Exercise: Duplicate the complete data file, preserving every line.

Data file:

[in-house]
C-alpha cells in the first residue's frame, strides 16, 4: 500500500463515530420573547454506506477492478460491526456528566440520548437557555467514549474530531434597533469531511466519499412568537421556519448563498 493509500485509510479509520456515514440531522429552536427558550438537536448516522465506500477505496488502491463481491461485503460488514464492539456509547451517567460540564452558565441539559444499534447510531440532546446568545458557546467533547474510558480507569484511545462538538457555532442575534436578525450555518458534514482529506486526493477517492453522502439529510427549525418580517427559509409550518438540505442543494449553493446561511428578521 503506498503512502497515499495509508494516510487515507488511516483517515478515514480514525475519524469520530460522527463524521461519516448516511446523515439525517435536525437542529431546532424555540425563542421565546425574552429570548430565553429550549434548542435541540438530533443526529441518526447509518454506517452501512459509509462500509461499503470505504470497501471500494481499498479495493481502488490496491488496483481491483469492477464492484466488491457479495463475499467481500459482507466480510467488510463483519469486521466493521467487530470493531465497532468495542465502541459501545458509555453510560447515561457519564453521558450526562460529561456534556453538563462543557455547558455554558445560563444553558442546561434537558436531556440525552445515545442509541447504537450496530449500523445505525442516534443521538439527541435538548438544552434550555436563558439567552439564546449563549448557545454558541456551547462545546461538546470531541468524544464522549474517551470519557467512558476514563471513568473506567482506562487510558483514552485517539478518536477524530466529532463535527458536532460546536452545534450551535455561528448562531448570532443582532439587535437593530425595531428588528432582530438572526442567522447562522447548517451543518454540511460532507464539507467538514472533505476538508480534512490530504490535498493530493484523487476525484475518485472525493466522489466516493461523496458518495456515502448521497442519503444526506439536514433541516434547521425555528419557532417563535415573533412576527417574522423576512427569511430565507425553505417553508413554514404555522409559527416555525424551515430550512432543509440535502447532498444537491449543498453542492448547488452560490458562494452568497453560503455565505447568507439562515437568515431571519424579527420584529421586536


[in-house]
C-alpha cells in the first residue's frame, strides 16, 4: 500500500463515530420573547454506506477492478460491526456528566440520548437557555467514549474530531434597533469531511466519499412568537421556519448563498 493509500485509510479509520456515514440531522429552536427558550438537536448516522465506500477505496488502491463481491461485503460488514464492539456509547451517567460540564452558565441539559444499534447510531440532546446568545458557546467533547474510558480507569484511545462538538457555532442575534436578525450555518458534514482529506486526493477517492453522502439529510427549525418580517427559509409550518438540505442543494449553493446561511428578521 503506498503512502497515499495509508494516510487515507488511516483517515478515514480514525475519524469520530460522527463524521461519516448516511446523515439525517435536525437542529431546532424555540425563542421565546425574552429570548430565553429550549434548542435541540438530533443526529441518526447509518454506517452501512459509509462500509461499503470505504470497501471500494481499498479495493481502488490496491488496483481491483469492477464492484466488491457479495463475499467481500459482507466480510467488510463483519469486521466493521467487530470493531465497532468495542465502541459501545458509555453510560447515561457519564453521558450526562460529561456534556453538563462543557455547558455554558445560563444553558442546561434537558436531556440525552445515545442509541447504537450496530449500523445505525442516534443521538439527541435538548438544552434550555436563558439567552439564546449563549448557545454558541456551547462545546461538546470531541468524544464522549474517551470519557467512558476514563471513568473506567482506562487510558483514552485517539478518536477524530466529532463535527458536532460546536452545534450551535455561528448562531448570532443582532439587535437593530425595531428588528432582530438572526442567522447562522447548517451543518454540511460532507464539507467538514472533505476538508480534512490530504490535498493530493484523487476525484475518485472525493466522489466516493461523496458518495456515502448521497442519503444526506439536514433541516434547521425555528419557532417563535415573533412576527417574522423576512427569511430565507425553505417553508413554514404555522409559527416555525424551515430550512432543509440535502447532498444537491449543498453542492448547488452560490458562494452568497453560503455565505447568507439562515437568515431571519424579527420584529421586536